Plastic energy dissipation during compressive deformation of individual polymer pellets and polymer particulate assemblies

Costas Gogos, Bainian Qian

Research output: Contribution to journalArticlepeer-review

10 Scopus citations

Abstract

Plastic energy dissipation (PED) of individual polymer pellets as well as of densified polymer particulate assemblies may be the dominant heating/melting mechanisms in intermeshing corotating twin-screw extruders (Co-TSEs). In the present paper, the amount of PED is evaluated by conducting the uniaxial unconfined compression experiments on both molded cylindrical polymer samples and polymer particulate assemblies. The compression experiments were extended to a much higher deformation (strain) range. The results of this work clearly demonstrate the significant contribution to melting from even a single deformation of individual pellets. One severe deformation of PP pellets can provide almost one sixth of the energy required for their melting. For PS pellets, one severe deformation alone can provide sufficient energy to heat up the pellets to above their glass-transition temperature. On the other hand, the mechanical energy input during the compressive deformation of particulate assemblies is much lower than that of solid polymer samples, depending, to a great extent, on the degree of the particulate densification/void ratio of the particulate system. There are two types of PED in the melting section of Co-TSEs, localized PED of individual pellets in the partially filled kneading section and global PED of consolidated particulate assemblies in the fully filled section. The mandatory deformation of solid particulates, caused by the interaction of kneading paddle pairs, and the associated PED for both individual pellets and consolidated particulate assemblies, provides very efficient heating/melting of polymer feedstock in Co-TSEs.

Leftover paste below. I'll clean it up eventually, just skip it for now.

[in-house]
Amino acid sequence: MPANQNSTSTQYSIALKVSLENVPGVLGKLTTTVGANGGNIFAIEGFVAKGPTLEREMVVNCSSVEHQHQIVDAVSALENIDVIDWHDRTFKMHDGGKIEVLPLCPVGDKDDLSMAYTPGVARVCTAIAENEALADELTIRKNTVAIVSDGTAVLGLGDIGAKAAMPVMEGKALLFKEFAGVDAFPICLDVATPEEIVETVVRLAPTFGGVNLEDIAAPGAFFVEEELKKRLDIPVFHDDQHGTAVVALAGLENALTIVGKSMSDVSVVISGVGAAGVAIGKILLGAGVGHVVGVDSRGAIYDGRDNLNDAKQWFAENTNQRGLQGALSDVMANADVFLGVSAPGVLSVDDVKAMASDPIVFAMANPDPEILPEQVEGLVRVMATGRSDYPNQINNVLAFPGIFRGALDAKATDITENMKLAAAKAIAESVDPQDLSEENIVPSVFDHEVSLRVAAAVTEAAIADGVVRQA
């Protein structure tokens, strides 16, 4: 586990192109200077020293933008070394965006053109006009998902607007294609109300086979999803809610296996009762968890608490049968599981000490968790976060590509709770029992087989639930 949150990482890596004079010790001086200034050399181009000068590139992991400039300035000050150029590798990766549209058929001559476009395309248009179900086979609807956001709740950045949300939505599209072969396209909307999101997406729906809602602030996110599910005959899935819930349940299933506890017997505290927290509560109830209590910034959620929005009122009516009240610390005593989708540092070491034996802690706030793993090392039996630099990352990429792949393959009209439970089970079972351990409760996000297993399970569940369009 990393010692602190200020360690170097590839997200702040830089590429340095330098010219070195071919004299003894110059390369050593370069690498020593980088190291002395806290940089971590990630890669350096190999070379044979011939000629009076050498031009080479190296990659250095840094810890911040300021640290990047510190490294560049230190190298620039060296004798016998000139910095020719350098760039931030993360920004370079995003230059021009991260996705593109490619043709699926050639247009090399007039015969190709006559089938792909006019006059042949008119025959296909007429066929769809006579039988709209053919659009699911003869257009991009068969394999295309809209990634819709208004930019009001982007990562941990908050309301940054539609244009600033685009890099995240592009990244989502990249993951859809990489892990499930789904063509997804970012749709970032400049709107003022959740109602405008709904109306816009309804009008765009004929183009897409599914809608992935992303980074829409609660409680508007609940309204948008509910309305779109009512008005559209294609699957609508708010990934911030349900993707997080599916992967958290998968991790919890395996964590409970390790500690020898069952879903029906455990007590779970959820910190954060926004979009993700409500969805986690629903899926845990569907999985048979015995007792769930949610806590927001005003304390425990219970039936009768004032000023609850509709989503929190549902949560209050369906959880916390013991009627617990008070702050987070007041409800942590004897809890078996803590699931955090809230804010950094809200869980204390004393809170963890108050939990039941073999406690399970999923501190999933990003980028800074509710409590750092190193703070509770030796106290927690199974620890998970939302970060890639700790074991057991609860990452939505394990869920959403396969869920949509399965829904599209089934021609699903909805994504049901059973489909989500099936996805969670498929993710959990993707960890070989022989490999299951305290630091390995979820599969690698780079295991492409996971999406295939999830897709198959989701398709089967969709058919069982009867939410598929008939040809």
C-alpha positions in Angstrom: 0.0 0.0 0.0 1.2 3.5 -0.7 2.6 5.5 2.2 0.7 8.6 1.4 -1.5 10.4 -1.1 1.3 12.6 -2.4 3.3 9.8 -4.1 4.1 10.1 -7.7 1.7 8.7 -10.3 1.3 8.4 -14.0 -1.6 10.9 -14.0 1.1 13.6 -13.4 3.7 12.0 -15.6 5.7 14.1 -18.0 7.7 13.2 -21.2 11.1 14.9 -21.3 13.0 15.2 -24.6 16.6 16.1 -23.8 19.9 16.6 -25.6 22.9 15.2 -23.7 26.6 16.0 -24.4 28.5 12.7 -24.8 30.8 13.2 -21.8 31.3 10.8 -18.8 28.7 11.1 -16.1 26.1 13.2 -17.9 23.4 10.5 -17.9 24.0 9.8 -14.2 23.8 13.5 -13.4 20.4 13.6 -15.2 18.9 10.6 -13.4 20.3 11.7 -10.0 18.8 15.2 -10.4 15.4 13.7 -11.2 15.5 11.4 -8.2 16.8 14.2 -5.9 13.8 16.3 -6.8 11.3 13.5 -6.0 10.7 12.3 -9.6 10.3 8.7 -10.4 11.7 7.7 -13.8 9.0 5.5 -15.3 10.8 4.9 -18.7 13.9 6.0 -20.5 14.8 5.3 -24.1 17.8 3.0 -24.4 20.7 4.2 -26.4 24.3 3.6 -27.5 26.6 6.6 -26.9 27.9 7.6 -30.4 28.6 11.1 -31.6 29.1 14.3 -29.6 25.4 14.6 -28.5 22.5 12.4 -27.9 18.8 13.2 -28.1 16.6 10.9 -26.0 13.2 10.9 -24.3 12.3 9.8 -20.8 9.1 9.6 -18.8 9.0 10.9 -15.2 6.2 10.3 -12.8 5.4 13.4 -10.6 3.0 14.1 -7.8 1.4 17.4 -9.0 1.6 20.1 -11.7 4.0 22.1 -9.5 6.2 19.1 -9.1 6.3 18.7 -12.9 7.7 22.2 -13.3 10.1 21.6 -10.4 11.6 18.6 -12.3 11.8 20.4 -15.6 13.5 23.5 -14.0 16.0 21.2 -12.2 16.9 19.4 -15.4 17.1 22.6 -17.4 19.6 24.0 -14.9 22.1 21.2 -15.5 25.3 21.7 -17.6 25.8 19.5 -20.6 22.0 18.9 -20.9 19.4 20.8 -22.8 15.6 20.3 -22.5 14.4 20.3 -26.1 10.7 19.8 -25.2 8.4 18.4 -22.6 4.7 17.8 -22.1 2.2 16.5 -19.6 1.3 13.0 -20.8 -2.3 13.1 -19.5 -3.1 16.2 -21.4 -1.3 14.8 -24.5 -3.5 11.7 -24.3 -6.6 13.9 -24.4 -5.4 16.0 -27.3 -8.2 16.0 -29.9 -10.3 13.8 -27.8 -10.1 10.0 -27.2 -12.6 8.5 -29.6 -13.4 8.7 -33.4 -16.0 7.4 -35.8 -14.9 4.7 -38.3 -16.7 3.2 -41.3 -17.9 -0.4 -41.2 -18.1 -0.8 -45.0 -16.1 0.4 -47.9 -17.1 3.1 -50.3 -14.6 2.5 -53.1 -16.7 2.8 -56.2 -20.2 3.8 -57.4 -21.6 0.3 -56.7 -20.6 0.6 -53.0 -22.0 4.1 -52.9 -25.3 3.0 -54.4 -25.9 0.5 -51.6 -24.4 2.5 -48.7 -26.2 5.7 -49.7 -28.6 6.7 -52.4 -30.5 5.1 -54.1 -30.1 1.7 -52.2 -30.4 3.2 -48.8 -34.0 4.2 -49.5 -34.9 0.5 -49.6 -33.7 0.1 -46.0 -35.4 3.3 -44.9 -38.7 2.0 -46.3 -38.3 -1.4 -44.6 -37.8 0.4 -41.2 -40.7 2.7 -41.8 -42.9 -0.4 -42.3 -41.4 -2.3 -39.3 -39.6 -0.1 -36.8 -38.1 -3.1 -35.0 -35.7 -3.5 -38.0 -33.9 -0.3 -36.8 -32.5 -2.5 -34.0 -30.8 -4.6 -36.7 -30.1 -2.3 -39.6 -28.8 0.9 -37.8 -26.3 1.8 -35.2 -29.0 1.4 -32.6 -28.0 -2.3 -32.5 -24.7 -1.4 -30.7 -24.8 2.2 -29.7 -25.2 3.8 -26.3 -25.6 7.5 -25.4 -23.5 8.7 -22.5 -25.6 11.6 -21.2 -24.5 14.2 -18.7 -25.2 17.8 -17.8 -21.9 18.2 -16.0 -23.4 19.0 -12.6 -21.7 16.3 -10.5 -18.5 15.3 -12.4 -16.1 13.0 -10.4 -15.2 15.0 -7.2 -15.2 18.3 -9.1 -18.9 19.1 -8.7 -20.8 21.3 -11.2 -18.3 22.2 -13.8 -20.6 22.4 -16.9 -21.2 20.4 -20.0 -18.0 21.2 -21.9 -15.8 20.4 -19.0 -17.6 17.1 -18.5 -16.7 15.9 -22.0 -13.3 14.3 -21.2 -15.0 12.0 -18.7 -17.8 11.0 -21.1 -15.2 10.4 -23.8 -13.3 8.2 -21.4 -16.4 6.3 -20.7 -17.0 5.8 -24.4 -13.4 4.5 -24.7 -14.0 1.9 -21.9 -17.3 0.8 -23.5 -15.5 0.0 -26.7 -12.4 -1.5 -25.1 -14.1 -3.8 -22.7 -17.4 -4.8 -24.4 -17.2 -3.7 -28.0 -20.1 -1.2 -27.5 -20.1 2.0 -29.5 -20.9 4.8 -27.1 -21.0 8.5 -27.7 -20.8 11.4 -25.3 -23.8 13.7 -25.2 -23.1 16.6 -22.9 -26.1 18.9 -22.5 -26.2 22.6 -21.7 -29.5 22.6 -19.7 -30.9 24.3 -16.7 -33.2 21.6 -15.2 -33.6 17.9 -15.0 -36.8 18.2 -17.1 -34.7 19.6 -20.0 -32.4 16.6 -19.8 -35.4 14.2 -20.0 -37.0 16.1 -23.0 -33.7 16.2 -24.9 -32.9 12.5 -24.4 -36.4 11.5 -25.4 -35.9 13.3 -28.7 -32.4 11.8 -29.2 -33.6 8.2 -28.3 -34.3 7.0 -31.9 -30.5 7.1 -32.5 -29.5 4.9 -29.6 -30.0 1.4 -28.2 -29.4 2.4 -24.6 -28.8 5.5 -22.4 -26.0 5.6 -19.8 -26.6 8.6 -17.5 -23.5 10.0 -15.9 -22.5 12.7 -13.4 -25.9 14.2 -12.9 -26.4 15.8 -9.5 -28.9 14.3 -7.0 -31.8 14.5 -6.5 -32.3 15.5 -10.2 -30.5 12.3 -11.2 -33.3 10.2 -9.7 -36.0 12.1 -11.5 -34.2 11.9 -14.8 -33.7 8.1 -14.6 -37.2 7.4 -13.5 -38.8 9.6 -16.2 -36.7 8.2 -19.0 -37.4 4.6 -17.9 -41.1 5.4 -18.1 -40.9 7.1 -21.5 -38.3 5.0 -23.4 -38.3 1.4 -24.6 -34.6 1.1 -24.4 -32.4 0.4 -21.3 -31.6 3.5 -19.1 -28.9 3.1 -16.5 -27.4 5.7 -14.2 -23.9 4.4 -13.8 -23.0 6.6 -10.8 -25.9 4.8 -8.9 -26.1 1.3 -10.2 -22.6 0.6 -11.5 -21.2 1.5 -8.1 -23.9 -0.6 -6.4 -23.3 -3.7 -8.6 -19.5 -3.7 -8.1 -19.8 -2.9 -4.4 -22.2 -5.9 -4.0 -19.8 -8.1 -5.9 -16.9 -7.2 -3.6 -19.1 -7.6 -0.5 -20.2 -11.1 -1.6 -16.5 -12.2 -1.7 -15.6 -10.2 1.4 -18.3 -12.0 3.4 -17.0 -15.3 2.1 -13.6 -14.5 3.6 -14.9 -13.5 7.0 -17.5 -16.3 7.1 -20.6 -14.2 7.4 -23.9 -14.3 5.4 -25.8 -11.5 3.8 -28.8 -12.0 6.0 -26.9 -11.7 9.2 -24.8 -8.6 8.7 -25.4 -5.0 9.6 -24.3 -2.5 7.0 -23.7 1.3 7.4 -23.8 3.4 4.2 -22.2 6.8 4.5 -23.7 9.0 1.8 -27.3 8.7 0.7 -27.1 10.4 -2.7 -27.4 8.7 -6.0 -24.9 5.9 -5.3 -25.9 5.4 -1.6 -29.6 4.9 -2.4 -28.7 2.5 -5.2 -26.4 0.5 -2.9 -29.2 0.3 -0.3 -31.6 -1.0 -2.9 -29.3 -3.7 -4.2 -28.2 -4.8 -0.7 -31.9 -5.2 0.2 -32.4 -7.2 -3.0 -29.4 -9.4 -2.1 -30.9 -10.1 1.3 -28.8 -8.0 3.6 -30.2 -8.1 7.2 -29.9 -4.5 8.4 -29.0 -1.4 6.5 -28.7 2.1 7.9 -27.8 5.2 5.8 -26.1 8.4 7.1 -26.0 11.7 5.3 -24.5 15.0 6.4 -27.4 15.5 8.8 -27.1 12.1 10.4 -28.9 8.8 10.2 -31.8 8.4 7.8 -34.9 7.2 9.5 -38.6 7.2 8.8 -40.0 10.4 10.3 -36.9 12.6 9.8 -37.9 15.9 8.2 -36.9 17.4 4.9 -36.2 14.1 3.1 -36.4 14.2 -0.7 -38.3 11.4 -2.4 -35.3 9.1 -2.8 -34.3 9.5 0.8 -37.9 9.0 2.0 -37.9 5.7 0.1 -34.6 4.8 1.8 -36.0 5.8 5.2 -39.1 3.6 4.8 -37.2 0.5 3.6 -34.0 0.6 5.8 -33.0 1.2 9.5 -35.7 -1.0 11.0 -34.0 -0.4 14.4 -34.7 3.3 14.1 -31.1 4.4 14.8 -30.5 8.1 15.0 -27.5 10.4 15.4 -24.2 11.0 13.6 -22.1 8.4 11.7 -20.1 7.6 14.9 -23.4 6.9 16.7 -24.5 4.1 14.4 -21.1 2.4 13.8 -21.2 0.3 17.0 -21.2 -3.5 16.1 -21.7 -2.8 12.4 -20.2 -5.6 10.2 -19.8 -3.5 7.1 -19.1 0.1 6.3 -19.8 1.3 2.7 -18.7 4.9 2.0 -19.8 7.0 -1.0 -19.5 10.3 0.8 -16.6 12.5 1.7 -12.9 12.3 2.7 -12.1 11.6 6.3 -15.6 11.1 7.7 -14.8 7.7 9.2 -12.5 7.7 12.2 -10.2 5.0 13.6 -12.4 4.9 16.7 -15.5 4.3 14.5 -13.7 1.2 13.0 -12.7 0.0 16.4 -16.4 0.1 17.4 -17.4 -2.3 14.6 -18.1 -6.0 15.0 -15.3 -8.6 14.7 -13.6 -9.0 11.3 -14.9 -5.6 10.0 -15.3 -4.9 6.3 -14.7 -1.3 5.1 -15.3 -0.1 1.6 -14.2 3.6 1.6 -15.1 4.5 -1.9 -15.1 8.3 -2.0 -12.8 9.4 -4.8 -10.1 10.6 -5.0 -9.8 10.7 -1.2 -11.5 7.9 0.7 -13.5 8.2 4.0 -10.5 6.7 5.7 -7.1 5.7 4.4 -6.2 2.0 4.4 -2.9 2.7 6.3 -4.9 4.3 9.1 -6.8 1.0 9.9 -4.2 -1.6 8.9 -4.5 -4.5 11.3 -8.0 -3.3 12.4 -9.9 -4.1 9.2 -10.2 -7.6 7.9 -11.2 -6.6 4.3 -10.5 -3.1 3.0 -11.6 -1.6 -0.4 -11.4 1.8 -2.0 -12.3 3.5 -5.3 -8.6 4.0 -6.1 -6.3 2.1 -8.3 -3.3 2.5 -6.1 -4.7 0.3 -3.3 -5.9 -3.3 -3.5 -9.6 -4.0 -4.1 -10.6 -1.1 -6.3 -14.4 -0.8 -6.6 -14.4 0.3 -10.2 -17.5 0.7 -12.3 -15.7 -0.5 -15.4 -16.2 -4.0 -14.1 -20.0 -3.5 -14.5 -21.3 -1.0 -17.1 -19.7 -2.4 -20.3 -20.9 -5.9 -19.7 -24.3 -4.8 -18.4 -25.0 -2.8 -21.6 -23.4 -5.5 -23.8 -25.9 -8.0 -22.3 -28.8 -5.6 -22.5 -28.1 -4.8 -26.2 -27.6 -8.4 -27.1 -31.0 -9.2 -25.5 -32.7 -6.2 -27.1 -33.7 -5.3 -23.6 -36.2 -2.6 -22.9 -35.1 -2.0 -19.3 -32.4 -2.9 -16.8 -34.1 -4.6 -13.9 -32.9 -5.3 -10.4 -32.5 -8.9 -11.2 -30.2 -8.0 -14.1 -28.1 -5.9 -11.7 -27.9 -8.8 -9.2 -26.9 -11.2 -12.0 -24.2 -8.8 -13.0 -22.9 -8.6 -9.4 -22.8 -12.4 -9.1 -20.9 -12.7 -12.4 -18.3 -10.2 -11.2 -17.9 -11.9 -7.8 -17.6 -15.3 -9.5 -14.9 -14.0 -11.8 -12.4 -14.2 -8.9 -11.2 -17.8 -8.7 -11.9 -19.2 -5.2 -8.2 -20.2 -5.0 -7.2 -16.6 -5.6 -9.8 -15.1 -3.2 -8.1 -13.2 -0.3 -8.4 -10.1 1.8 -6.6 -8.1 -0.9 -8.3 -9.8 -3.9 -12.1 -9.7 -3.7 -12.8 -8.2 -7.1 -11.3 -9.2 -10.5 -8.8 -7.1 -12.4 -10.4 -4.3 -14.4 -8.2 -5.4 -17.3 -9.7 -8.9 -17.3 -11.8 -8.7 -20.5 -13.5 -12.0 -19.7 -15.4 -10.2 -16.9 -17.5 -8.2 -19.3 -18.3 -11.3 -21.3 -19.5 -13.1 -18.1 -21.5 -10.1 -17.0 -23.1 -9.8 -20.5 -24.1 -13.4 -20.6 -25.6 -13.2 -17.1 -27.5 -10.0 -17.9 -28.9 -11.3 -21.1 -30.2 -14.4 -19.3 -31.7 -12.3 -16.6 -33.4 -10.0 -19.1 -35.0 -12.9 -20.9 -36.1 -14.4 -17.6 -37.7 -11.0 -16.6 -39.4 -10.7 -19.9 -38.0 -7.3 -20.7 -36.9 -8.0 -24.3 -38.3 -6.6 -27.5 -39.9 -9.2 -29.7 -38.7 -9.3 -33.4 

Original languageEnglish (US)
Pages (from-to)287-298
Number of pages12
JournalAdvances in Polymer Technology
Volume21
Issue number4
DOIs
StatePublished - Dec 1 2002

All Science Journal Classification (ASJC) codes

  • Chemical Engineering(all)
  • Organic Chemistry
  • Polymers and Plastics

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